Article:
There were unsubtle differences yesterday in responses given by the prime minister and the finance minister to an identical question put to them by Newsbook.

When Robert Abela was asked if he was considering revising growth projections after war broke out in Ukraine, he fell back on his stump speech on why Malta’s deficit has gone up because of covid and how he’s planning to slash it back down.

When Clyde Caruana was asked the same question, his manner of giving a pre-electoral reassuring answer had the bed side manner of a butcher. “Our economy has just weathered a pandemic. It would not withstand a war.” Er. There’s no “would”. The war is not a hypothesis. It’s happening.

Clyde Caruana sticks to the short term. We’ll have to spend more than we planned in the last budget to shelter the economy from the impact of the war but that’s all right, Clyde Caruana says, because the deficit turned out not to be quite as big as we expected it to be, so we have some leeway. Then came those spine-chilling words you never want to hear told to you by someone in whose hands you have trusted your faith: ‘we know what we’re doing’.

Of course, the last budget only sees us as far as the end of this year. Perhaps to accommodate Robert Abela’s political hopes Vladimir Putin will by the time of the next budget speech bring the world to where it was when the election in Malta was called. Or perhaps not.

We could pretend to be comforted by Clyde Caruana’s claim that he knows what he intends to do. But Robert Abela doesn’t know what Clyde Caruana intends to do. Because right up to yesterday Robert Abela was giving assurances the deficit was about to be slashed while Clyde Caruana is promising to inflate it and use it as a cushion.

The outbreak of the war in Ukraine is neither Robert Abela’s, nor Clyde Caruana’s fault. Nor is the fact that the war follows on a yet unfinished pandemic. I say unfinished. I still don’t understand why (beyond narrow, yet expensive populism) the wage supplement for businesses is being extended until after the election when just about everyone should be back to work. Not sure what I’m missing there.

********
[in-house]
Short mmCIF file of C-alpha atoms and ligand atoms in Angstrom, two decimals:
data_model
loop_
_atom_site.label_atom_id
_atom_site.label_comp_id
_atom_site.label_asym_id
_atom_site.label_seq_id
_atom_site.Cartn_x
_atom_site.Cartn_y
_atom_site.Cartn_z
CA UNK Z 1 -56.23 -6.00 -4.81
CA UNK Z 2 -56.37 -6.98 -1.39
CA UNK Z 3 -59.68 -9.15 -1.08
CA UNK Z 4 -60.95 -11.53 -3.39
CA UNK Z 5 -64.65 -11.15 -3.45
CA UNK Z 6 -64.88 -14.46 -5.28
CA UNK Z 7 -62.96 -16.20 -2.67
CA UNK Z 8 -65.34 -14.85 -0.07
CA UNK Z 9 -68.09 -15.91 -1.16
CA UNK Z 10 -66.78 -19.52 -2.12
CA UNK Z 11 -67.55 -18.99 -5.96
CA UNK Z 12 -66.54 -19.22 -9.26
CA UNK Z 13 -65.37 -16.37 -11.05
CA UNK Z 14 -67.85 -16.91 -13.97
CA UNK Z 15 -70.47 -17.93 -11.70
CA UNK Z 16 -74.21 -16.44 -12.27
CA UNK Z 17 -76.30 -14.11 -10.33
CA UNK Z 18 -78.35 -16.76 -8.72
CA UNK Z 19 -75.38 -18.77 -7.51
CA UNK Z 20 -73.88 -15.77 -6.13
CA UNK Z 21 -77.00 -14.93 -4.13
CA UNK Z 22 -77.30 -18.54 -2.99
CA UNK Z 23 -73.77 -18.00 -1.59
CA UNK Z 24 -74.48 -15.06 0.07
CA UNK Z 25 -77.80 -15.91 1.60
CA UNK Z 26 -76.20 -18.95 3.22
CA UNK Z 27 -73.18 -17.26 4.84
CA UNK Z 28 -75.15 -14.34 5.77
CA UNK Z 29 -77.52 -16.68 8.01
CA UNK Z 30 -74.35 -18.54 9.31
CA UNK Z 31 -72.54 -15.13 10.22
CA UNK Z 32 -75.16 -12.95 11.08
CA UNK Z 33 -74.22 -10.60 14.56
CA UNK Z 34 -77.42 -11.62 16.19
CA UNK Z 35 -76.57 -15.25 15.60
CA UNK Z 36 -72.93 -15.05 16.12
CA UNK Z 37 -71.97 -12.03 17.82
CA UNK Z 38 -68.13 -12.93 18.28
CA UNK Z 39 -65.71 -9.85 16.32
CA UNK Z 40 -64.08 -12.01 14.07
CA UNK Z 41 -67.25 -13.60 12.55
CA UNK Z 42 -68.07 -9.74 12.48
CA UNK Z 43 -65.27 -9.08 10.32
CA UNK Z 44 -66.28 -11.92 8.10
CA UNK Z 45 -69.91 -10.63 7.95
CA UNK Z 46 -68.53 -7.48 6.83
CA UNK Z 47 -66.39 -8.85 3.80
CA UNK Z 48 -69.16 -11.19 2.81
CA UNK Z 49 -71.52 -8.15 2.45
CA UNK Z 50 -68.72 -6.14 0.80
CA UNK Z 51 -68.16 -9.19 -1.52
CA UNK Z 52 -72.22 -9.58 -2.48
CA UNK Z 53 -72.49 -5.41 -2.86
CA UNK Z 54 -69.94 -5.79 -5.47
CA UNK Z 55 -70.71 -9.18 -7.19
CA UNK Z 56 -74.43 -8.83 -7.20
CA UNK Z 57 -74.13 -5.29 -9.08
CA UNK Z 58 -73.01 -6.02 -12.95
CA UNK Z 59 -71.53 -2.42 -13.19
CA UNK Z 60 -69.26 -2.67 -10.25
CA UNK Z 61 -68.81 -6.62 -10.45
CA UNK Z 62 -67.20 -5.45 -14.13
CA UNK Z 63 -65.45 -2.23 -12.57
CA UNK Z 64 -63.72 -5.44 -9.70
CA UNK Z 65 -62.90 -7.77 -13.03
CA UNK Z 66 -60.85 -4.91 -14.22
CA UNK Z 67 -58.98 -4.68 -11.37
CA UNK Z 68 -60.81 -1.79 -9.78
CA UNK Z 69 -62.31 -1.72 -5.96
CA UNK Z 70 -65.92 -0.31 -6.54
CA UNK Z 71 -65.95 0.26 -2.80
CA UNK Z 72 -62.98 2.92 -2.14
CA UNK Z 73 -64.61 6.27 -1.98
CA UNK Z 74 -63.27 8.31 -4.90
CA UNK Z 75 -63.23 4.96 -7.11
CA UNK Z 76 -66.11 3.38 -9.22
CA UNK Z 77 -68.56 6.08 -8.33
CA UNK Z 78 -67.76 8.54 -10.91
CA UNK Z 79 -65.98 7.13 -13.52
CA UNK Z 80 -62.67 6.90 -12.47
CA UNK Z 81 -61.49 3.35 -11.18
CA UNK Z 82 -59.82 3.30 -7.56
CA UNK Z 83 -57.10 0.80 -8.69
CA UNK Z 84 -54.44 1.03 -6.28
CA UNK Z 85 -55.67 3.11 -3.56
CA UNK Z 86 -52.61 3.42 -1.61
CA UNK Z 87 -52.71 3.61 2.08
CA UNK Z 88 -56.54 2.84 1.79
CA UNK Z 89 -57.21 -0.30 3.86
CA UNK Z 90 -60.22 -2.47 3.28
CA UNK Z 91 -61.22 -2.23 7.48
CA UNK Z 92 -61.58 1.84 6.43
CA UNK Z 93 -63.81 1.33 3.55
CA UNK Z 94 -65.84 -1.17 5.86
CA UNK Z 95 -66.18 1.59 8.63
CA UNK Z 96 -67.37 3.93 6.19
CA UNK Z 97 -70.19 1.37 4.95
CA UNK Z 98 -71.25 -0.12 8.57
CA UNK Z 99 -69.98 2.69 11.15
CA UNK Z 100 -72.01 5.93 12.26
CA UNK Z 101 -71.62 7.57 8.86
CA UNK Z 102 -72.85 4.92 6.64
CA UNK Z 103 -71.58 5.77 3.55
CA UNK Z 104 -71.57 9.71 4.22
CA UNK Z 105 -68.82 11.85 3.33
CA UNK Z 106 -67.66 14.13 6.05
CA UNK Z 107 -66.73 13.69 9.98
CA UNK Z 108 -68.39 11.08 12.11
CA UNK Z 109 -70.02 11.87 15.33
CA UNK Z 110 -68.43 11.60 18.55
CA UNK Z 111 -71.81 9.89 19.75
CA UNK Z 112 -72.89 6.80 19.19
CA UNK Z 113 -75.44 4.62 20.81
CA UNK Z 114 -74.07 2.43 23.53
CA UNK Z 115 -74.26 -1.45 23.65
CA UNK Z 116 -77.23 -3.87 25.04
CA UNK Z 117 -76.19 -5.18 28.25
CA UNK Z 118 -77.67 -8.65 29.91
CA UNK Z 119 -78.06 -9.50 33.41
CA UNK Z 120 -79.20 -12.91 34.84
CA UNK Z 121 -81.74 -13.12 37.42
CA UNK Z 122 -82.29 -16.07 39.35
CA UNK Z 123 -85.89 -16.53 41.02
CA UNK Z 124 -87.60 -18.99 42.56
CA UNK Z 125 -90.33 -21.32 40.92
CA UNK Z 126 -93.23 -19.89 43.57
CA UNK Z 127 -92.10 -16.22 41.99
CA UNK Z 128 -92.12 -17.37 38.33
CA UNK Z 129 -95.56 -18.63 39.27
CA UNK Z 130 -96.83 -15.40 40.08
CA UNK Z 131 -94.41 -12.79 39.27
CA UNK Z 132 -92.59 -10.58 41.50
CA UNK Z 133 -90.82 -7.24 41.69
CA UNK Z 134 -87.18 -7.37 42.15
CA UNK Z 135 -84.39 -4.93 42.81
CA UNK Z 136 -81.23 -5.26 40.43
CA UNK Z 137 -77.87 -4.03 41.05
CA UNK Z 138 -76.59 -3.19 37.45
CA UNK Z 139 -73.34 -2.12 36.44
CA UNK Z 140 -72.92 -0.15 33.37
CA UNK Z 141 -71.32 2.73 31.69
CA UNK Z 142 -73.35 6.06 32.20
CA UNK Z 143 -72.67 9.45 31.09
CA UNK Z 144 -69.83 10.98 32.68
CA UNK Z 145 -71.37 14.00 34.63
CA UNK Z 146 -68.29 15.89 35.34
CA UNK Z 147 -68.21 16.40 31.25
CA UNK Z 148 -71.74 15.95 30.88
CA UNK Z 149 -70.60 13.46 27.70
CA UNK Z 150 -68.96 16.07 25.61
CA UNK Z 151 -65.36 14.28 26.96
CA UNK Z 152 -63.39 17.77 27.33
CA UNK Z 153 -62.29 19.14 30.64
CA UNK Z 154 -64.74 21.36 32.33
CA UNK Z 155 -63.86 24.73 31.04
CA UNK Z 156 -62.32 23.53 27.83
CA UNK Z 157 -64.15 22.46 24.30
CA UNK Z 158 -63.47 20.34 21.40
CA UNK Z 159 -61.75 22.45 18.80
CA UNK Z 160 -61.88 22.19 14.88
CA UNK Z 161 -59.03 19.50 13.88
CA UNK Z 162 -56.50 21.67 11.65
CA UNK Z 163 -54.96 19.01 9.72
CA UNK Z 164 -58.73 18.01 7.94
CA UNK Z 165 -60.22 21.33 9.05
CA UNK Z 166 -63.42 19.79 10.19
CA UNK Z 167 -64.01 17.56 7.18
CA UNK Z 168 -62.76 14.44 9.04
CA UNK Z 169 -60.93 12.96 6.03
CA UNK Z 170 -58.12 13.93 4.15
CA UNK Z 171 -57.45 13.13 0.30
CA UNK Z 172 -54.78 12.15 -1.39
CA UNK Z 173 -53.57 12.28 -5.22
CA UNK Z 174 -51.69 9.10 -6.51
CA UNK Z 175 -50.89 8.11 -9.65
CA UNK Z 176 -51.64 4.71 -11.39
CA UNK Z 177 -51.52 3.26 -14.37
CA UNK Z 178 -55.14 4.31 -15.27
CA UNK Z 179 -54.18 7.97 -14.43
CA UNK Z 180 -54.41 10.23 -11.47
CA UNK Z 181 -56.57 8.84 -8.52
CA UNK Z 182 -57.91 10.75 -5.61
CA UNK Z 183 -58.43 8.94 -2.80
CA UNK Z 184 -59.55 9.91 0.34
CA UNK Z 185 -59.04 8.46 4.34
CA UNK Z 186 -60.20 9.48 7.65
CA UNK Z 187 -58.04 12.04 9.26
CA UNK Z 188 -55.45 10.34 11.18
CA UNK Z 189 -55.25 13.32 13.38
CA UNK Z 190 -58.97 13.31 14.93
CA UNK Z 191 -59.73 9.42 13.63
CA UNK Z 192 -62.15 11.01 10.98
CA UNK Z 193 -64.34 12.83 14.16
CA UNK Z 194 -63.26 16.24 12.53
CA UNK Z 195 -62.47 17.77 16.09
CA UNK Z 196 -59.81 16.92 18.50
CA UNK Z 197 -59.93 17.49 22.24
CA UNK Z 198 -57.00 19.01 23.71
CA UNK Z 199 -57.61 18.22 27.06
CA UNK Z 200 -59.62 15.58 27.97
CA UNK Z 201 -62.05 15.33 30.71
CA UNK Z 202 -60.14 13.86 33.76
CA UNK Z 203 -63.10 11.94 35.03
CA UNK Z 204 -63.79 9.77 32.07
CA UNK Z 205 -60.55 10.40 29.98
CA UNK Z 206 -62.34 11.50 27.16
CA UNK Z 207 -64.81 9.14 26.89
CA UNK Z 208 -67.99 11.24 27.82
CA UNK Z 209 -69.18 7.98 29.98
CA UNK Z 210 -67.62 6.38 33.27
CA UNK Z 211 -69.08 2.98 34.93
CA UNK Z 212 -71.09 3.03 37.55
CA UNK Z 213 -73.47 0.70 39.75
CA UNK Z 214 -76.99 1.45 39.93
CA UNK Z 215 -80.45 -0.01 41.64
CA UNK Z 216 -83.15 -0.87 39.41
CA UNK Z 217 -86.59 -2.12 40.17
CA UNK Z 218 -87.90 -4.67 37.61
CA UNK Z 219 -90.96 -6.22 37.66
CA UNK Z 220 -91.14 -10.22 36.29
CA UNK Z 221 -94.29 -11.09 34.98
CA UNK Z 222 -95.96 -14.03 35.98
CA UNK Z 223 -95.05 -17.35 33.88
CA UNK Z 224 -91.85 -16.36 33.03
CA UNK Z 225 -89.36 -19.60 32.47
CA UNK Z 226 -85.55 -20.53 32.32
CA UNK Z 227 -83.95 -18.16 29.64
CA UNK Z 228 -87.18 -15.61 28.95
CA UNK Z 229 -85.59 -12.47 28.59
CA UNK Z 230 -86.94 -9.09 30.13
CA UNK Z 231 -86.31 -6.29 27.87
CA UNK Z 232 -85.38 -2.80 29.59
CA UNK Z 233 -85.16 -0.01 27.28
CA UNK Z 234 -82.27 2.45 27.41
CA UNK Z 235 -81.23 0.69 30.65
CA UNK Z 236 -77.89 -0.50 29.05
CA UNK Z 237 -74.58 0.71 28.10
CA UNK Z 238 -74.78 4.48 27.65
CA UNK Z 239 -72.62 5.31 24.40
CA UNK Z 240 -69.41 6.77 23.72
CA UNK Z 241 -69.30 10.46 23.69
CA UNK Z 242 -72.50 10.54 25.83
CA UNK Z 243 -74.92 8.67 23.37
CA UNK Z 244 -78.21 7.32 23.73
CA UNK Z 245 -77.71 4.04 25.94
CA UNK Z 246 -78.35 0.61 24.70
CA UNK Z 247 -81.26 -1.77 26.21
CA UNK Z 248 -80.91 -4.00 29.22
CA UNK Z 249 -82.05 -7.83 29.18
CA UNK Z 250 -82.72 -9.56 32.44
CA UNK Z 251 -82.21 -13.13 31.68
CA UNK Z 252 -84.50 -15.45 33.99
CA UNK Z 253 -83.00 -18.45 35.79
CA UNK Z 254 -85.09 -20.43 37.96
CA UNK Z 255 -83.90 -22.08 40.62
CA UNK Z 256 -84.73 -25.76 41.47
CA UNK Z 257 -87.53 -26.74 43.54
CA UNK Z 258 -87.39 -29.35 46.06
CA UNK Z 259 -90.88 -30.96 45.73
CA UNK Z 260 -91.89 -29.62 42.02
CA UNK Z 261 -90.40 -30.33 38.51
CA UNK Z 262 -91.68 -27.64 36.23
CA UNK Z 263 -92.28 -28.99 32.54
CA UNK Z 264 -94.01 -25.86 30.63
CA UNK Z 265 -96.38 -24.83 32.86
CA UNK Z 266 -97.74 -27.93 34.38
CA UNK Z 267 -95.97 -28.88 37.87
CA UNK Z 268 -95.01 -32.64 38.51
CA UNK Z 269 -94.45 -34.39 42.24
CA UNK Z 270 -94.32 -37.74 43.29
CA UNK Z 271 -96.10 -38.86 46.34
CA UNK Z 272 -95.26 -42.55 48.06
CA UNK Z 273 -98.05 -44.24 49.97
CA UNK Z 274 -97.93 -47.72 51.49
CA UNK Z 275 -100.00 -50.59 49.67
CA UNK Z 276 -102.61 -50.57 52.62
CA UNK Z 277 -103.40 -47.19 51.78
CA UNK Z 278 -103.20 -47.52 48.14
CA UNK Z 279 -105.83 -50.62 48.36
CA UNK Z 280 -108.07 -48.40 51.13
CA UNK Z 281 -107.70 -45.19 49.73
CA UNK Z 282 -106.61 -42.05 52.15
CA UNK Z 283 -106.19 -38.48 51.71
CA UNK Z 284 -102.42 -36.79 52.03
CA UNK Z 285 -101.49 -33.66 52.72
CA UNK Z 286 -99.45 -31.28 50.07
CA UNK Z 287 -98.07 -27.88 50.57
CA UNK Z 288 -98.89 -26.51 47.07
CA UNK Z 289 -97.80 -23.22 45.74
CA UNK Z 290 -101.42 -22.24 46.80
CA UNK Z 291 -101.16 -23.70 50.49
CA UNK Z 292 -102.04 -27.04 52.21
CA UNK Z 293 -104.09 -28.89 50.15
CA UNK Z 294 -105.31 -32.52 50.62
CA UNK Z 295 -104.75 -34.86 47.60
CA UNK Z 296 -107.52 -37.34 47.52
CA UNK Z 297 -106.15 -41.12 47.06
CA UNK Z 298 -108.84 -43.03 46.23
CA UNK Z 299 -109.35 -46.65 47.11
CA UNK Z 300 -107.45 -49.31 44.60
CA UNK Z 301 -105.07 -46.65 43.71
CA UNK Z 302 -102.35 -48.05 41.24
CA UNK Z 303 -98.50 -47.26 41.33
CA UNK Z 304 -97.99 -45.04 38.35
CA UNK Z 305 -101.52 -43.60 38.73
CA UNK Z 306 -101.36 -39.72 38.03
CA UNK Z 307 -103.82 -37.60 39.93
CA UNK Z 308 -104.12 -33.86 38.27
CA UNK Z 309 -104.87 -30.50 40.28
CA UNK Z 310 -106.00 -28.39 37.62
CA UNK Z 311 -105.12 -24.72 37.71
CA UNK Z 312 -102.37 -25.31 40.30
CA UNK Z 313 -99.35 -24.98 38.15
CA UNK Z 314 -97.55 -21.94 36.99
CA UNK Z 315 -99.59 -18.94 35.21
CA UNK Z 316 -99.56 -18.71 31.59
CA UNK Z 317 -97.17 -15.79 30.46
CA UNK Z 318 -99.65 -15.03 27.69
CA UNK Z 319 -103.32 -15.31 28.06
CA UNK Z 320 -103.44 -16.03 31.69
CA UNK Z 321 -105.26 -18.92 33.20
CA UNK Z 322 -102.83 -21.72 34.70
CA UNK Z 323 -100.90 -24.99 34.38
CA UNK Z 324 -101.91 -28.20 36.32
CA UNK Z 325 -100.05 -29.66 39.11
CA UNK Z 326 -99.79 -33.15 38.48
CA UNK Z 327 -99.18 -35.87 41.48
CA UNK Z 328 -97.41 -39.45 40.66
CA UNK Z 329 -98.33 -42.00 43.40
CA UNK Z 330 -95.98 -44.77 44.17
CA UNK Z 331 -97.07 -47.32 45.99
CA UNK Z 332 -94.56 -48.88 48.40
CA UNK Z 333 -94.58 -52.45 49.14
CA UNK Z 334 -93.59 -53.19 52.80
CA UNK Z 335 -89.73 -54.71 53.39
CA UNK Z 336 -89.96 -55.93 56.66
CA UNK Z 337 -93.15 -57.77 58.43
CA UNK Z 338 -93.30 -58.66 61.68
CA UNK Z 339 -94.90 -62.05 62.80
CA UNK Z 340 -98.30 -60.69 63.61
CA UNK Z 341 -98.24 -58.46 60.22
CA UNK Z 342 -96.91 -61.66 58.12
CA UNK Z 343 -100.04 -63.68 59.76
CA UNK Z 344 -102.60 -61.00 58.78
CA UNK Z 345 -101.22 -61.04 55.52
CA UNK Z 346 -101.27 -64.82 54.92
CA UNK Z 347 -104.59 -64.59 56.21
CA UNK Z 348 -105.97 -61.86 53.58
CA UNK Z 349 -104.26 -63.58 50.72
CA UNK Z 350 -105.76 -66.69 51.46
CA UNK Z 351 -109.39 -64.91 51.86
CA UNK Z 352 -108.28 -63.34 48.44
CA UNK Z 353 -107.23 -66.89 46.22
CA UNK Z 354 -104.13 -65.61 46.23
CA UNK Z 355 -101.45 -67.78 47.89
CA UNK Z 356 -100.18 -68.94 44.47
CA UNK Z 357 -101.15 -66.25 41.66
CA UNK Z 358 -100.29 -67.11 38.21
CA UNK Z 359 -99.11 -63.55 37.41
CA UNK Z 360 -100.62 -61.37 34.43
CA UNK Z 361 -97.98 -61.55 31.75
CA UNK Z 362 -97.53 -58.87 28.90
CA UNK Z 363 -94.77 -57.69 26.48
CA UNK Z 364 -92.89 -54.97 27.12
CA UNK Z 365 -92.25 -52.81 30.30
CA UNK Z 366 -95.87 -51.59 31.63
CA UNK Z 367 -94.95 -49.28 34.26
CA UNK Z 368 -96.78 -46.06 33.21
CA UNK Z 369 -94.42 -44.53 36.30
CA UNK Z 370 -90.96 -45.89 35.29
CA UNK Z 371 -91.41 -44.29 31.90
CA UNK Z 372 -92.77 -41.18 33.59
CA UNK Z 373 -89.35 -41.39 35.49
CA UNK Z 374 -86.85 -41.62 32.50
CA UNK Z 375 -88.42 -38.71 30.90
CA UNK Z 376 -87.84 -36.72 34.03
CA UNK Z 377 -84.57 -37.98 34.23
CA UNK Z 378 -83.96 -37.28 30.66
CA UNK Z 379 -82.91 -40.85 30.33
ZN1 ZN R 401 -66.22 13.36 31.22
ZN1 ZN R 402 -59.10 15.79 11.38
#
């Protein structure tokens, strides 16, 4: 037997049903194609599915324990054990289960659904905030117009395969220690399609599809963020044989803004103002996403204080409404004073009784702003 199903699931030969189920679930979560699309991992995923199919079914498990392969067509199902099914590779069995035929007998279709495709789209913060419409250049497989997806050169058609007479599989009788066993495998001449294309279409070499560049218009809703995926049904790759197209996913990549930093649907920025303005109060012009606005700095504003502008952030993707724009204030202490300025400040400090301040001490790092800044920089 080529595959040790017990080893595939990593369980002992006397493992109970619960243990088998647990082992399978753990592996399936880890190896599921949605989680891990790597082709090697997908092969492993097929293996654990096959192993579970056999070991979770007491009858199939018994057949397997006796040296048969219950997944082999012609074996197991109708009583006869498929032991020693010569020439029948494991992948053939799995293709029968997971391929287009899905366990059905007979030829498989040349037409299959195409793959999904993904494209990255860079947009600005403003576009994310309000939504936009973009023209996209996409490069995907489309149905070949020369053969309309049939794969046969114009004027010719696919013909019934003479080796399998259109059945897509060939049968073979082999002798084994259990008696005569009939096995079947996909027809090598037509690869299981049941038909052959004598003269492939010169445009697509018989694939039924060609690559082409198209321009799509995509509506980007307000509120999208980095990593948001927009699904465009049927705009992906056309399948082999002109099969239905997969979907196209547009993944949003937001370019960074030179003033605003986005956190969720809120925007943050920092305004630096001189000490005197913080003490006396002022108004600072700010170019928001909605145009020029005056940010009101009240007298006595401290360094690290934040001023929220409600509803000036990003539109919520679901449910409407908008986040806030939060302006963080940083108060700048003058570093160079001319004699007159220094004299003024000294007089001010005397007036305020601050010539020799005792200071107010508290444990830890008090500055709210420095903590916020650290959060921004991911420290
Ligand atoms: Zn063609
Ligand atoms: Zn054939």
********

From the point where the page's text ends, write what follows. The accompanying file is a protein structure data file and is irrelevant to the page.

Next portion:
What is quite clearly missing is the ability or willingness of the prime minister to project anything short of mindless optimism. Robert Abela sounds like a child on Christmas Eve, too excited to consider any possible dampeners on his enthusiasm.

As Steve Mallia told his old newspaper this morning, it is surreal that Ukraine was not even mentioned in a political debate that was meant to give confidence to the business community that our political leaders really ‘know what they’re doing’. How can they know what they’re doing if they barely seem to know what’s happening?

Consider the way Robert Abela answered the question yesterday on how he proposed to pay for all his promises including the promise of cutting taxes. Robert Abela said the government had “clear projections that would see national GDP rise from just over €14 billion to €20 billion by the end of the legislature.”

Here’s the question. Were those clear projections drawn up before or after war in Ukraine broke out? If before, are you keeping them that way? If yes, you must be about as blind now as you were before the war started. If no, do you mind telling us what sort of projections you’ve revised them down from?